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M. D. Anderson Launches New Study Measuring Bad Mood, Hereditary Tendency to Smoke and Tobacco Cessation

M. D. Anderson Launches New Study Measuring Bad Mood, Hereditary Tendency to Smoke and Tobacco Cessation
M. D. Anderson News Release 11/16/00

Paul Clark, a smoker, hasn't had a cigarette for 12 hours.

It's now 11 a.m.  In his nicotine-deprived state, he steps into the Tobacco Research and Treatment laboratory at The University of Texas M. D. Anderson Cancer Center and sits quietly as a research assistant attaches electrodes to his head and hands to measure his response to smoking- and non-smoking-related pictures.  His laboratory visit also includes measuring the level of carbon monoxide in his lungs, and filling out questionnaires about his mood and anxiety level and genetic background.

A new study at M. D. Anderson, titled “Psychophysiological Examination of the Emotional Responses of Smokers," or PEERS, is measuring how smoking and nicotine withdrawal affect mood in smokers, some who may have inherited a susceptibility to nicotine addiction.  The National Cancer Institute is funding the two-year, $260,000 study.

Clark comes from a family of smokers, which may indicate a hereditary predisposition to smoking, according to researchers.

"Understanding the relationship between genetic factors affecting mood and the effects of nicotine on mood may help us ultimately to develop more effective tobacco cessation programs," says Dr. Paul M. Cinciripini, director of the Tobacco Research and Treatment Program at M. D. Anderson and principal investigator of the study.

Previous research has shown a possible hereditary component to nicotine addiction, in that some smokers receive more pleasure from nicotine than others because of changes in the level of the brain chemical dopamine.  For this reason, some smokers are able to quit "cold turkey," and others have a more difficult time quitting.

PEERS researchers are measuring exactly how nicotine withdrawal affects mood in smokers with and without a hereditary susceptibility to smoking.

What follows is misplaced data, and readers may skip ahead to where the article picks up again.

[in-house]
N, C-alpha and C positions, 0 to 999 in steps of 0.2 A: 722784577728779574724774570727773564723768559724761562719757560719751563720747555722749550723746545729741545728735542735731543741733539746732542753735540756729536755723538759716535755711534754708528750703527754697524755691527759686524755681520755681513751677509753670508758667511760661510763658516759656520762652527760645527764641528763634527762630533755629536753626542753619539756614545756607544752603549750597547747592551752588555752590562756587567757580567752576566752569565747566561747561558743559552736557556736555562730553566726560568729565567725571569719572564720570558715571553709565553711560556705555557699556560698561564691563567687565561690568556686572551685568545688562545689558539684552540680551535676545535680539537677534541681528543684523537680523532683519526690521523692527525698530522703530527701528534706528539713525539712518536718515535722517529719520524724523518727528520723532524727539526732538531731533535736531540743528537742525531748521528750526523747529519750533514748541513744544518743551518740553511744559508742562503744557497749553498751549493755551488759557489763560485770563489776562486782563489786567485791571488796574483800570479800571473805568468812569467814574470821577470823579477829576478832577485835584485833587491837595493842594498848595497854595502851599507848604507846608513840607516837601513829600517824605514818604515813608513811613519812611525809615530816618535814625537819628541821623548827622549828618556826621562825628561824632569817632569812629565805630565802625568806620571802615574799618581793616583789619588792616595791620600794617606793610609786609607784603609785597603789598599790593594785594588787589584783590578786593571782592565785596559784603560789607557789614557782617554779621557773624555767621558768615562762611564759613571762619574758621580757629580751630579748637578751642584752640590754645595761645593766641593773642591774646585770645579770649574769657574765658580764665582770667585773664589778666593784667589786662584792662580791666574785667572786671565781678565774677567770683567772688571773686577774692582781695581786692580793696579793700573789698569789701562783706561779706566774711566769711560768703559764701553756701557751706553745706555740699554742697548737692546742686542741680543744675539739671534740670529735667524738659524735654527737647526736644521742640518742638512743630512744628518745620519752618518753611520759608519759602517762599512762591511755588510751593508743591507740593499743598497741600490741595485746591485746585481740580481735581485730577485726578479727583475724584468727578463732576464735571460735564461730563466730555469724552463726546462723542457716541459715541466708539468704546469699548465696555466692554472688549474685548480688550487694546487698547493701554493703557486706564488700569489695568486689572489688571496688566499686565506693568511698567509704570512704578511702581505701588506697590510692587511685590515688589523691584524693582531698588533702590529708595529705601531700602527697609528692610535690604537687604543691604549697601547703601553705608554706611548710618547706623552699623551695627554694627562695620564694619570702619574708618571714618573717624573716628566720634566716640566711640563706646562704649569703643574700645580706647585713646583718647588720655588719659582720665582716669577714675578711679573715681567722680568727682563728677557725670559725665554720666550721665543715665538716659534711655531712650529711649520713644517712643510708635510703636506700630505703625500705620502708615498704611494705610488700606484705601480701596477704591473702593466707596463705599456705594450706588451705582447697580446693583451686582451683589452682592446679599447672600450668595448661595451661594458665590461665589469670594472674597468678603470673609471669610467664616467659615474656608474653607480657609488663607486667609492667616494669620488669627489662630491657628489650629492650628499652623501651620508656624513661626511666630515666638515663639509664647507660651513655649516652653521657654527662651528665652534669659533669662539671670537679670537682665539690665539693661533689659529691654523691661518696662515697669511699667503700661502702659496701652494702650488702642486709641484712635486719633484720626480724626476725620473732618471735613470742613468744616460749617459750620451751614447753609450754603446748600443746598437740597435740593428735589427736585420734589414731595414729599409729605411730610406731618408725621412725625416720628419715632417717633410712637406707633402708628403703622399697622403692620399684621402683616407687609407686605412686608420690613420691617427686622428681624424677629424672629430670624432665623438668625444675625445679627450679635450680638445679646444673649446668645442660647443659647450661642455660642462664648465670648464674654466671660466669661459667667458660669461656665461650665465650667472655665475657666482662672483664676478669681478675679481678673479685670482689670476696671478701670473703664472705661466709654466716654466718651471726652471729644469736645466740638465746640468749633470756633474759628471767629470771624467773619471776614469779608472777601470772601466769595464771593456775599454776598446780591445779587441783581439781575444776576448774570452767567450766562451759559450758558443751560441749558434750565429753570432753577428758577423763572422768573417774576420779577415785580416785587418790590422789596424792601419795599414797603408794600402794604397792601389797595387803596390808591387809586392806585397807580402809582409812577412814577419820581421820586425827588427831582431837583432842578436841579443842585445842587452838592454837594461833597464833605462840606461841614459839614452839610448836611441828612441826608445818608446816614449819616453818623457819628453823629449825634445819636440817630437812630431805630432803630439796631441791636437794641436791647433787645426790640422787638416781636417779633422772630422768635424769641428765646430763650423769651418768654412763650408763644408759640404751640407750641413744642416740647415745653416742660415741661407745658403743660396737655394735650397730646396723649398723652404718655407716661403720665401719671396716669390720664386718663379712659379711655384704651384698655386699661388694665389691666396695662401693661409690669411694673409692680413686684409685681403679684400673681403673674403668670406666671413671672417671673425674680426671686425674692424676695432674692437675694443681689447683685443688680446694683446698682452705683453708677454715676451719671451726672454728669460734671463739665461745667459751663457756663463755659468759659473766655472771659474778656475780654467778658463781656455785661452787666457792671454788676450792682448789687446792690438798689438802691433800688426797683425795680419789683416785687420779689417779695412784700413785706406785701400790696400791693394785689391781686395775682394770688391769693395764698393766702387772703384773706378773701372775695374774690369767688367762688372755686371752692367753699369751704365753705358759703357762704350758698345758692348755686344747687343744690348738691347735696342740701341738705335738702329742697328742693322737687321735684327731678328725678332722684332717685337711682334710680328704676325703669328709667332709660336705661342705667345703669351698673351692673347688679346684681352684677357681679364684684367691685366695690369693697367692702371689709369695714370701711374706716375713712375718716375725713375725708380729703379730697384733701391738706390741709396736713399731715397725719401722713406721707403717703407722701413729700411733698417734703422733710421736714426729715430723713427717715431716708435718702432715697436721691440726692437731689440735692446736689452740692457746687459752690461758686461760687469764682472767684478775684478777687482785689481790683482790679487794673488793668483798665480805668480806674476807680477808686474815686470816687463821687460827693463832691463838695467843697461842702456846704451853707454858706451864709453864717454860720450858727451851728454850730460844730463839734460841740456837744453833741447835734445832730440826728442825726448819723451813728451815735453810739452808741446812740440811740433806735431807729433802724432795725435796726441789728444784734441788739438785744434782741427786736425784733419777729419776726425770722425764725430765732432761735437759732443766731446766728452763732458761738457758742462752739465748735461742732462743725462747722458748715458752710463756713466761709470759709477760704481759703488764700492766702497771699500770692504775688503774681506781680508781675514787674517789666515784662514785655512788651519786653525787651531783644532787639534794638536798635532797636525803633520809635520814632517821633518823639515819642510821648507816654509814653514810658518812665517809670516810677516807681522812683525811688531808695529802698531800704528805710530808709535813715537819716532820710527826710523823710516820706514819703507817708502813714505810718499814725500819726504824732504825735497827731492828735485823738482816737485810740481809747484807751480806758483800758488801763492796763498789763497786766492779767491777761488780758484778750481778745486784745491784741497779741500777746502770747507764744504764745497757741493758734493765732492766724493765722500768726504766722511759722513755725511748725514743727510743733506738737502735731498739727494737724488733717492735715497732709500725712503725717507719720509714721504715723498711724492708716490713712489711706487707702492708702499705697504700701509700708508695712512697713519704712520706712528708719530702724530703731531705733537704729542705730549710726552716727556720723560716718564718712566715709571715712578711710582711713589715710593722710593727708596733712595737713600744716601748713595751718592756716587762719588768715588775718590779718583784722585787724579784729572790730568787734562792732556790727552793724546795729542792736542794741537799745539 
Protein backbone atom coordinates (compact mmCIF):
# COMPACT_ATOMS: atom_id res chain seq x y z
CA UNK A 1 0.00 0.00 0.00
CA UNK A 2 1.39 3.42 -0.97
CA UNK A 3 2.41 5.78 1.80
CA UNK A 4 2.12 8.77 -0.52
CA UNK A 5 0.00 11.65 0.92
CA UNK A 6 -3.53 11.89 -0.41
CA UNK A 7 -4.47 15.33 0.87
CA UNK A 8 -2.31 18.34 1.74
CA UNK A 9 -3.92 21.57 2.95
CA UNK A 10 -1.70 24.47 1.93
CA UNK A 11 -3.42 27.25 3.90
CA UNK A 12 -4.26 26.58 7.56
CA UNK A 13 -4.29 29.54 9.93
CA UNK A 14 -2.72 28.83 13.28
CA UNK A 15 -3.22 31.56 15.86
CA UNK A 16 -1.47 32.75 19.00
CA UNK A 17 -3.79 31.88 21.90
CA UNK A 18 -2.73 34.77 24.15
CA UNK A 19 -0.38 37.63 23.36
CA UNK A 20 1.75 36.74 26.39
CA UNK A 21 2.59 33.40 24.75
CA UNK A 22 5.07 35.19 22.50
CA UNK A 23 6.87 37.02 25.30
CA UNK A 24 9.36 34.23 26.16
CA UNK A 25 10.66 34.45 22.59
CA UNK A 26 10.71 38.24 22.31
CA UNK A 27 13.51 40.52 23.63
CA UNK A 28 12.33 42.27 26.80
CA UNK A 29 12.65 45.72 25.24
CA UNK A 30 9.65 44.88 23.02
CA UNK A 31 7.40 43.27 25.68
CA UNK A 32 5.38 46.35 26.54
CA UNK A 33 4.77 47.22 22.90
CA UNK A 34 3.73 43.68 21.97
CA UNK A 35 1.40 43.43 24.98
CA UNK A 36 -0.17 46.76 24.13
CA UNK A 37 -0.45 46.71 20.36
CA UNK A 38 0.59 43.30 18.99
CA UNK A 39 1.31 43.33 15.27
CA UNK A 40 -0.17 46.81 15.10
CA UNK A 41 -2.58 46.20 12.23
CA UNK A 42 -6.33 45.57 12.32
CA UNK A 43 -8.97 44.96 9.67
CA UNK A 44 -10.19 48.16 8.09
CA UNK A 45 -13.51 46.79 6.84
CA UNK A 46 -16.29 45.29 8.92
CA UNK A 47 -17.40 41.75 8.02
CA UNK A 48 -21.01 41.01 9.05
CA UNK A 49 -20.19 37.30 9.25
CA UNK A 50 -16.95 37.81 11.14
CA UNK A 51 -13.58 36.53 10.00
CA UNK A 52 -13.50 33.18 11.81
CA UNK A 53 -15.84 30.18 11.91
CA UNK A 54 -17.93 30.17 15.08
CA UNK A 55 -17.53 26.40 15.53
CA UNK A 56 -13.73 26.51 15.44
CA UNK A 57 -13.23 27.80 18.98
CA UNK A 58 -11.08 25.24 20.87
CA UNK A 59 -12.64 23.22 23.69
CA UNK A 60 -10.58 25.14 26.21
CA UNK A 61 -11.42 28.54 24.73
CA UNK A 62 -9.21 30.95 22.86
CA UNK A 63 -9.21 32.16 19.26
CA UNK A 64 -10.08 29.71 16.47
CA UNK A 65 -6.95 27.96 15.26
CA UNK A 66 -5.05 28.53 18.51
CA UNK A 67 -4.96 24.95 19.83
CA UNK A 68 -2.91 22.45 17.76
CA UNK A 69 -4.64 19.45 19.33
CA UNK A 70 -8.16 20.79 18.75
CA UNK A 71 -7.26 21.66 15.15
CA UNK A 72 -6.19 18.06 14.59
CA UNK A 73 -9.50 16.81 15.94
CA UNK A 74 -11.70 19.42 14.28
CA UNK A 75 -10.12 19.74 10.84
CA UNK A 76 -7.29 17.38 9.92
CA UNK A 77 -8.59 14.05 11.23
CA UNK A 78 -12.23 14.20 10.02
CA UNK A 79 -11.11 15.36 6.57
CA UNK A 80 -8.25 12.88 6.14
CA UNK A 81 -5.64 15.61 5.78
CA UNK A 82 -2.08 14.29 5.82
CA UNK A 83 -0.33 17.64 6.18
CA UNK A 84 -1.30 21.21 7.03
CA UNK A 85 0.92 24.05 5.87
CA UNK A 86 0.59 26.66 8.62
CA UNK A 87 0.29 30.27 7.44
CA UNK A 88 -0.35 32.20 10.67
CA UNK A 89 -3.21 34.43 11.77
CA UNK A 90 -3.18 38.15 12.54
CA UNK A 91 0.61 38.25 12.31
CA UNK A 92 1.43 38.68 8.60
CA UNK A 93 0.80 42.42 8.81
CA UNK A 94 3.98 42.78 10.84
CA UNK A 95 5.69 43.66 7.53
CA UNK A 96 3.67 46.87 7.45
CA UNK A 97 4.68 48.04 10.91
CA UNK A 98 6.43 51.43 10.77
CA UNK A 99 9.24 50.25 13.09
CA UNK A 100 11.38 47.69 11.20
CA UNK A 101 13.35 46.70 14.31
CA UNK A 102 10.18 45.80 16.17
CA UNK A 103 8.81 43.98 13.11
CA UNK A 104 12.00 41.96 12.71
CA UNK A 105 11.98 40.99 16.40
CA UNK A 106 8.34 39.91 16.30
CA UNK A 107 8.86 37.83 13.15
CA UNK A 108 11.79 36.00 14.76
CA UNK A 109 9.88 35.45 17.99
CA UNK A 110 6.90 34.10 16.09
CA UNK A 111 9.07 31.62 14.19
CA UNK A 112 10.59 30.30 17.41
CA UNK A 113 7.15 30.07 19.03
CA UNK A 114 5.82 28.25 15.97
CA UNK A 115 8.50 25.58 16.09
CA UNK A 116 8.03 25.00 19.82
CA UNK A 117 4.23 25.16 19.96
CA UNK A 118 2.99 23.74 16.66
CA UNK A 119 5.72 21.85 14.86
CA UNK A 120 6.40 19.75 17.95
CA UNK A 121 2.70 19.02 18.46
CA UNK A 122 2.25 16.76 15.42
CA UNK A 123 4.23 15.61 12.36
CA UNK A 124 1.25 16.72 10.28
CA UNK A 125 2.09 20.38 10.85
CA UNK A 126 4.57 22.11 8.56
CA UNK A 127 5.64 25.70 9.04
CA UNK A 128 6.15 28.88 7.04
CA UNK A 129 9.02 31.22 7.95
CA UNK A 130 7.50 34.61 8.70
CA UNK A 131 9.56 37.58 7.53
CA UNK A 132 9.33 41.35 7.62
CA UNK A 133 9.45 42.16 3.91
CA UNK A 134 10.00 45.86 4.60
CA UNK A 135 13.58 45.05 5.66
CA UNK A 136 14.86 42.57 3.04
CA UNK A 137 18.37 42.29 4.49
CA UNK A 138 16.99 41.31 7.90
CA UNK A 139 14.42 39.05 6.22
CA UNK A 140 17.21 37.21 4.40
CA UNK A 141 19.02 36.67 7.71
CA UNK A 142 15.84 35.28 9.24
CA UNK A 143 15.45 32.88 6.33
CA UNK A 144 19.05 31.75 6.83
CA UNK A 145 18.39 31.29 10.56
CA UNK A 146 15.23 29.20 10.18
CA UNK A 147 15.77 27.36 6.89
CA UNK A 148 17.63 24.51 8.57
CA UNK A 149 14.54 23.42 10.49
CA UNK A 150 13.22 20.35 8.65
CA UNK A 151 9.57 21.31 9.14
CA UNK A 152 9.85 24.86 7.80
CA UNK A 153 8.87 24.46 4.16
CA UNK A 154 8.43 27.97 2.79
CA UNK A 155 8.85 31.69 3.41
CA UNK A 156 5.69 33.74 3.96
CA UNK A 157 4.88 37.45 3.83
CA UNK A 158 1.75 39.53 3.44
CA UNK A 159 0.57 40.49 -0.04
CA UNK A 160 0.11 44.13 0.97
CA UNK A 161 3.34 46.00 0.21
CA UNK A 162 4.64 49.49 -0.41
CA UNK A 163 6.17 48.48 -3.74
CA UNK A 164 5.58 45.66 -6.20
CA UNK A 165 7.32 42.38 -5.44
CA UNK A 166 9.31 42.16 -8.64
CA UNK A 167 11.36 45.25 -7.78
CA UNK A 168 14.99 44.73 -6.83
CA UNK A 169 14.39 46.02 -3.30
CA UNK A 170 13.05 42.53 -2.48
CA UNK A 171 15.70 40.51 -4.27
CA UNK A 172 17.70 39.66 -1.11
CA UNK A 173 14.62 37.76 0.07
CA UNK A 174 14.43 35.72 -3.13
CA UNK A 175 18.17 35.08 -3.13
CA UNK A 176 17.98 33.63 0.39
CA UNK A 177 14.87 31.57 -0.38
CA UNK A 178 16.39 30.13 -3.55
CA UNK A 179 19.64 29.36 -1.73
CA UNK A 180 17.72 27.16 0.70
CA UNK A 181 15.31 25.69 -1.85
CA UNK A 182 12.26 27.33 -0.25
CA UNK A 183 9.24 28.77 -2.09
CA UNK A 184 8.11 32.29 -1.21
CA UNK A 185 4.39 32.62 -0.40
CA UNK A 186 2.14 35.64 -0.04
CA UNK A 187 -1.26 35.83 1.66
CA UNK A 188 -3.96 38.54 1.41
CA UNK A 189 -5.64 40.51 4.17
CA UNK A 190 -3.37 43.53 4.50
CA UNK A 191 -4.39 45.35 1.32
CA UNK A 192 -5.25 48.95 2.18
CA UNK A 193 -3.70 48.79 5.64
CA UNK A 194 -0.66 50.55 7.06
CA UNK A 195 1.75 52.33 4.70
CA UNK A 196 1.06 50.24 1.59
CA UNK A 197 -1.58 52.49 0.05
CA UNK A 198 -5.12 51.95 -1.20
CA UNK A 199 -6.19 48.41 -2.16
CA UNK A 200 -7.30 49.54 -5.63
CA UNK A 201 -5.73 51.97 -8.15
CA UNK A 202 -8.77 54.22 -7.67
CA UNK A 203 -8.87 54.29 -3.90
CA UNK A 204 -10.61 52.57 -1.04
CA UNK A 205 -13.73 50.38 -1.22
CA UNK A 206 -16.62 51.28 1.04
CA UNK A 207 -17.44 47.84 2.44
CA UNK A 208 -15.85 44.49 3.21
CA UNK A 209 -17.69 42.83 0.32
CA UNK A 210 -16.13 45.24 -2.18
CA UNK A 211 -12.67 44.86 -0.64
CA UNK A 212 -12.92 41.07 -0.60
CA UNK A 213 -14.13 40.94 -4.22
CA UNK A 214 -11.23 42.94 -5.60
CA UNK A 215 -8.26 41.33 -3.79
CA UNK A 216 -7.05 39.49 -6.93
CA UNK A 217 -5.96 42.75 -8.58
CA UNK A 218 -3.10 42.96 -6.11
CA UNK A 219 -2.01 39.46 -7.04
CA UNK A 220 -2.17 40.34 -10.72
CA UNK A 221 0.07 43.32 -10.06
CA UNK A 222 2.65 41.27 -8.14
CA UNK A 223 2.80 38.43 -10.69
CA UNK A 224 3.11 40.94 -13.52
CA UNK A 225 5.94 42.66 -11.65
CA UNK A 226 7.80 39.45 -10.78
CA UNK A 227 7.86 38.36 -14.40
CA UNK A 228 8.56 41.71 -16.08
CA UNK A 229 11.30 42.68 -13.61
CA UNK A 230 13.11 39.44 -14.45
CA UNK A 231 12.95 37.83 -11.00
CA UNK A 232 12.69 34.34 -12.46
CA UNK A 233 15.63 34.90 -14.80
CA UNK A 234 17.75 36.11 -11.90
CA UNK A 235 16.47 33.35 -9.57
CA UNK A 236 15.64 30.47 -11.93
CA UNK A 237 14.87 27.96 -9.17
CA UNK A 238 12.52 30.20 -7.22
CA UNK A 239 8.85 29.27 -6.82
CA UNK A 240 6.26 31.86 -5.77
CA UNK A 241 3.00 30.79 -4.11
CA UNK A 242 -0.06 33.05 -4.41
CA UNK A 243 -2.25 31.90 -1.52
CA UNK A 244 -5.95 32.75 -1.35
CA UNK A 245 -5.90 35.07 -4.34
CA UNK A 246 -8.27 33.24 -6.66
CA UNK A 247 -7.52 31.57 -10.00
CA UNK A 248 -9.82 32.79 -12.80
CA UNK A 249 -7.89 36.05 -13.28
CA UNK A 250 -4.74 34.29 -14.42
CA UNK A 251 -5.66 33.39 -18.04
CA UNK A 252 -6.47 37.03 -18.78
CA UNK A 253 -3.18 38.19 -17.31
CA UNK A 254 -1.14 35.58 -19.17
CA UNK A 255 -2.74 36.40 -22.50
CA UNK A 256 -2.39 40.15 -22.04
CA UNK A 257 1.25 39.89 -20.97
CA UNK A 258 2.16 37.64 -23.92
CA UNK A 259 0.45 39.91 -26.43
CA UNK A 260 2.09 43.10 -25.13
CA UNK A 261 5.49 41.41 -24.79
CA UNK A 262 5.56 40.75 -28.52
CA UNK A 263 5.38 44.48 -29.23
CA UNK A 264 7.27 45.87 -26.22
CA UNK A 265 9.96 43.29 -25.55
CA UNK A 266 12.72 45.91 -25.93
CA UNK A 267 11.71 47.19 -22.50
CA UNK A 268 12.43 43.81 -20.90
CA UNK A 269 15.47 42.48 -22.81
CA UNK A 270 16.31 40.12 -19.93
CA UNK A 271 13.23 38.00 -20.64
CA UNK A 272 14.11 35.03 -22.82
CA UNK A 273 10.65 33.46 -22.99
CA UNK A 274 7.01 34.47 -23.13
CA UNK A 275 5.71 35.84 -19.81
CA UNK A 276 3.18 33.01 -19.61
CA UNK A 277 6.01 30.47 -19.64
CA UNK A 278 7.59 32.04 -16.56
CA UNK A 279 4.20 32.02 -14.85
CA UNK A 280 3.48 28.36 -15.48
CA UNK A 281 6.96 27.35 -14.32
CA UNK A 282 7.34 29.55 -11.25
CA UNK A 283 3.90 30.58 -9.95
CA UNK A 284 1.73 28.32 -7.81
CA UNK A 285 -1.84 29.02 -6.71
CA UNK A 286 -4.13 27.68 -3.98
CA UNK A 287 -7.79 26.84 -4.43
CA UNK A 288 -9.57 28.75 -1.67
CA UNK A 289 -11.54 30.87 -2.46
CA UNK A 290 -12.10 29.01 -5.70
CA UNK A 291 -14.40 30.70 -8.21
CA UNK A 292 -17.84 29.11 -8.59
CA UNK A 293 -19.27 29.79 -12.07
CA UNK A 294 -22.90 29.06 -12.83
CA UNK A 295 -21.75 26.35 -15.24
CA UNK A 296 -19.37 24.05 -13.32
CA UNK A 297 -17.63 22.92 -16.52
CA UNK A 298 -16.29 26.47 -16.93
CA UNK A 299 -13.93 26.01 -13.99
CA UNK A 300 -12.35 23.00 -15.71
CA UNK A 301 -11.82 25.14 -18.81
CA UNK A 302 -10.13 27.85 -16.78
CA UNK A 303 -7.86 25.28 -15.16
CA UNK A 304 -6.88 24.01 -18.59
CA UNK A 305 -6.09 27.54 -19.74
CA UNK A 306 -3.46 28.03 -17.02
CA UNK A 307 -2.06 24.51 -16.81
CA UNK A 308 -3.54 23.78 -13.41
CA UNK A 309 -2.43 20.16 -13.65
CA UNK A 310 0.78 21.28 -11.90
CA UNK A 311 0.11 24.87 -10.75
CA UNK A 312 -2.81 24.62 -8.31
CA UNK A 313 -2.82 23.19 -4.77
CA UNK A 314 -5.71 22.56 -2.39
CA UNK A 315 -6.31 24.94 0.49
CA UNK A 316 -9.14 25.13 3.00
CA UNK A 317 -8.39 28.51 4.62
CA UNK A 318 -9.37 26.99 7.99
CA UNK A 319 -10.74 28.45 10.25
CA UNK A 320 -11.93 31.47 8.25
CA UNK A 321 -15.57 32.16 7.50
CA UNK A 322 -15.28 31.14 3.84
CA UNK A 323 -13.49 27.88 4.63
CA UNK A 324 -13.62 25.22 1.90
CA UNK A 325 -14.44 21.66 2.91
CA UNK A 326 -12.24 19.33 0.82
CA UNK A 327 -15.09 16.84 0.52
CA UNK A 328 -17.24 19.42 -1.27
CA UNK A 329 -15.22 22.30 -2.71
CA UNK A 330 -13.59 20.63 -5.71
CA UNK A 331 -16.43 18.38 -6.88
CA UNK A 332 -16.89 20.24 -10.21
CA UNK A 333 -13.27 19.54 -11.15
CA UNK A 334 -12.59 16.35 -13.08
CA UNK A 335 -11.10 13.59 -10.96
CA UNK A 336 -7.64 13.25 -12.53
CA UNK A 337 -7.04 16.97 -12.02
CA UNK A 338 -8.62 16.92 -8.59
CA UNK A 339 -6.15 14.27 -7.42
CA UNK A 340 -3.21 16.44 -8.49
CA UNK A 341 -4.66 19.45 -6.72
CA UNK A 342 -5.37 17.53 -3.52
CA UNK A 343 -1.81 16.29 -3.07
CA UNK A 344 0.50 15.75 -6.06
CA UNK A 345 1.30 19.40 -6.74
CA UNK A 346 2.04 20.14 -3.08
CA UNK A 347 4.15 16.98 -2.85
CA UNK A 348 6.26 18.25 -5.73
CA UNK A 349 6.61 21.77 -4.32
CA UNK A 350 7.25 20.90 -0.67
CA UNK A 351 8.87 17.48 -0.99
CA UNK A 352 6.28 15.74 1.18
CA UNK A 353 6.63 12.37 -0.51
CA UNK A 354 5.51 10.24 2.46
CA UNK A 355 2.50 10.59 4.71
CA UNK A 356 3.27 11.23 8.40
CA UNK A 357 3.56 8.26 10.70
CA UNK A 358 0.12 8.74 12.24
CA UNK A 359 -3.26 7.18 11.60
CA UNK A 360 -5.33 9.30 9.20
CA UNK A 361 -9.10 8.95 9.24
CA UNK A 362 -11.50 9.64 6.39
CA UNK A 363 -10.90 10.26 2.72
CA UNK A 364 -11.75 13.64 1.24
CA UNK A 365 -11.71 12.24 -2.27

Smokers who volunteer for the study view pleasurable, aversive and smoking-related pictures, including images of burn victims and sexual images, while their physical response to each is measured in a nicotine-deprived state.

"We record participants' physiologic responses to the pictures, including eye-blink, frown, smile and palm perspiration," Dr. Cinciripini says.

Study enrollment is open to smokers from 18 to 59 years old who smoke 10 or more cigarettes per day.  Participants come to M. D. Anderson for five two-hour laboratory sessions.

Study volunteers receive $125 for participating, plus an additional $5 per session for arriving on time - up to $150.

Other tobacco cessation studies at M. D. Anderson currently enrolling volunteers include:

  • Computer-assisted smoking cessation.  Determining the effectiveness of combining several smoking cessation treatments (scheduled smoking, nicotine patches and use of a hand-held computer) to learn
    which combination of treatments is best to help smokers kick the habit.
  • Smoking cessation for community college students.  Helping smokers better understand their level of nicotine dependence, heightening smokers' awareness of the dangers of tobacco and, ultimately, helping smokers plan the most effective method to quit.
  • Project STOP.  Testing the effectiveness of a new treatment program, including nicotine patch, self-help materials and counseling, to help smokers quit and stay off cigarettes forever.

For more information, or to enroll in any of these studies, call (713) 792-2265 or check the cancer prevention research website.

11/16/00

  

© 2014 The University of Texas MD Anderson Cancer Center